One hundred first-grade students shrieked with delight when a detection dog named Dino bounded out of his crate and sniffed their backpacks.
Was the little beagle searching for drugs or weapons? Nope. When owner/handler Jason Webeck told Dino to "go find your Bs," he was telling him to look for bedbugs.
Dino's tail wagged furiously as he sniffed 11 bags at Bentworth Elementary School in Bentleyville, Washington County. He doubled back to a backpack in the middle of the row, wagged and made a digging motion, which is how he alerts to live bedbugs. His reward was praise and food from Mr. Webeck. Then Dino got to play with students.
Don't worry, parents. The Bentworth school is not bug-infested. Mr. Webeck cultivates a tightly capped tube of live bedbugs for Dino's daily training sessions. He hid the tube in one of the backpacks.
But Dino does find "Bs" at private homes, college dorms, motels and offices. Mr. Webeck won't name customers because discretion, not surprisingly, is a big thing in the bedbug detection business.
Mr. Webeck explained to students that Dino works for his business, which is called "Good Night Sleep Tight."
"And don't let the bedbugs bite!" said one little boy in the front row. Apparently people are still reciting that little ditty, which I've always thought is a creepy bedtime send-off.
"We're going to a private home tomorrow," said Mr. Webeck, who also works as a funeral director in Beallsville and Fredericktown. "The family just got back from Florida vacation, and they've got itchy bites."
Bedbugs live off human blood.
Dino doesn't get rid of bedbugs; he just finds them. An exterminator has to be called in. Even the nicest and cleanest homes and hotels can have them. Bedbugs move from place to place when they hitch a "ride" on clothes, bedding, luggage and backpacks, according to information on the www.sleeptightllc.biz website.
Because a newly hatched bedbug is the size of a poppy seed, they are hard to see. Dogs with their keen sense of smell can be trained to find them before the bugs reproduce and bite people.
This business has been good for Dino, who is only about 18 months old. The company that trained him, J & K Canine in High Springs, Fla., rescued him from a shelter.
Bedbugs are a growing problem, according to federal and county officials who were quoted in an April 24, 2009, story by my co-worker David Templeton. You can find that story and much more about bedbug-sniffing dogs at www.post-gazette.com.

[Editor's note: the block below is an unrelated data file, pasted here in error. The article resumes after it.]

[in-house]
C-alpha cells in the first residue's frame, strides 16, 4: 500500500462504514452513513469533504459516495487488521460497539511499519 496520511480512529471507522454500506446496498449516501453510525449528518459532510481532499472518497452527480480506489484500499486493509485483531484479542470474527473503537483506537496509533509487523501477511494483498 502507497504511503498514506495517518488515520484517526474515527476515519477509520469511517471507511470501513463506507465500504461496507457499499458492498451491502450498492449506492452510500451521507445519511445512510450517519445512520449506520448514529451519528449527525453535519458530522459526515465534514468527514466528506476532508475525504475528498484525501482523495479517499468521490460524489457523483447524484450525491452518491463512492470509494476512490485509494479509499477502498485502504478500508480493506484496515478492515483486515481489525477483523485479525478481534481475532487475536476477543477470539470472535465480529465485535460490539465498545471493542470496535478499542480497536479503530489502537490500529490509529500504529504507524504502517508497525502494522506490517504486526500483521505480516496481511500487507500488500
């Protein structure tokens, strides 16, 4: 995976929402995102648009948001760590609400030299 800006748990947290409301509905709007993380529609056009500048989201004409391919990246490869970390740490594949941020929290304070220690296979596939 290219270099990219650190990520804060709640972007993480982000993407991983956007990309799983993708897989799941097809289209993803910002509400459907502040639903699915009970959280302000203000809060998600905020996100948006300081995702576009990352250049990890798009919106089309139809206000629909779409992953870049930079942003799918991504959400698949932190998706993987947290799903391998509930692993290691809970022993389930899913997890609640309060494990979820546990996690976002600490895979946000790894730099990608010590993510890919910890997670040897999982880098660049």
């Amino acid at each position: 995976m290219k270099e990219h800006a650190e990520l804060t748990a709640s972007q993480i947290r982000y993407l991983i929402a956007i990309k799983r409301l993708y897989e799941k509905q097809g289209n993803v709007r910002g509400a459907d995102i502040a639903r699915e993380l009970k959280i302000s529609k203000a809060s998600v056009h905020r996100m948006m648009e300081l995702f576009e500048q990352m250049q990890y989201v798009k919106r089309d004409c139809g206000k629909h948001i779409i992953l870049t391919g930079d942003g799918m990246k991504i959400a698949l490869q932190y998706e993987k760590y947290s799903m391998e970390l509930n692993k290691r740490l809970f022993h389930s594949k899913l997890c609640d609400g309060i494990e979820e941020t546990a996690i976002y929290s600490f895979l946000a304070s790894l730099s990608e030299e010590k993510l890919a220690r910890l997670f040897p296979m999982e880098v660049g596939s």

Congratulations and thanks to good-hearted dog lovers who have saved the life of a dog. Sebastian will have his first hip replacement surgery on July 7. His second hip will be replaced in September or October.
Hundreds of people gave donations totaling more than $13,000 for the 91-pound dogue de Bordeaux who works for Three Rivers Family Hospice Inc.
Although he just had his first birthday on May 22, Sebastian is crippled because he was born with severe hip dysplasia. Walking is painful. Standing and sitting have become increasingly difficult. Without, surgery he would have to be euthanized.
The wrinkle-faced mastiff visits hospitals, nursing homes and schools with Laura Sokolovic, the hospice director of public relations and pet therapy. For the full story, go to www.help-sebastian.org.
Anastasia, a Rottweiler that is another of Ms. Sokolovic's therapy dogs, will be one of the "attractions" at the second annual Paws to Remember event in Whitehall June 12. Dead pets will be memorialized and living pets will be blessed.
The event is free, but donations will go to the Western Pennsylvania Humane Society's Fallen Timber shelter in Elizabeth and Angel Ridge Animal Rescue in Washington County.
Last year, more than 300 people brought pets and donated $700. The event is sponsored by the John F. Slater Funeral Home in Brentwood. Activities include demonstrations by therapy dogs and police K9 dogs, veterinarians answering questions, vendors selling pet products, games for pets and giveaways for children.
Also on hand will be shelter dogs available for adoption.
Paws to Remember will be 11 a.m. to 2 p.m. at Rolling Hills Park on Doverdell Drive in Whitehall. The small park is across the road from Caste Village Shopping Center and next to the Baldwin Community United Methodist Church.
Pet Tales appears weekly in the Saturday Home & Garden section. Linda Wilson Fuoco: firstname.lastname@example.org or 412-263-3064.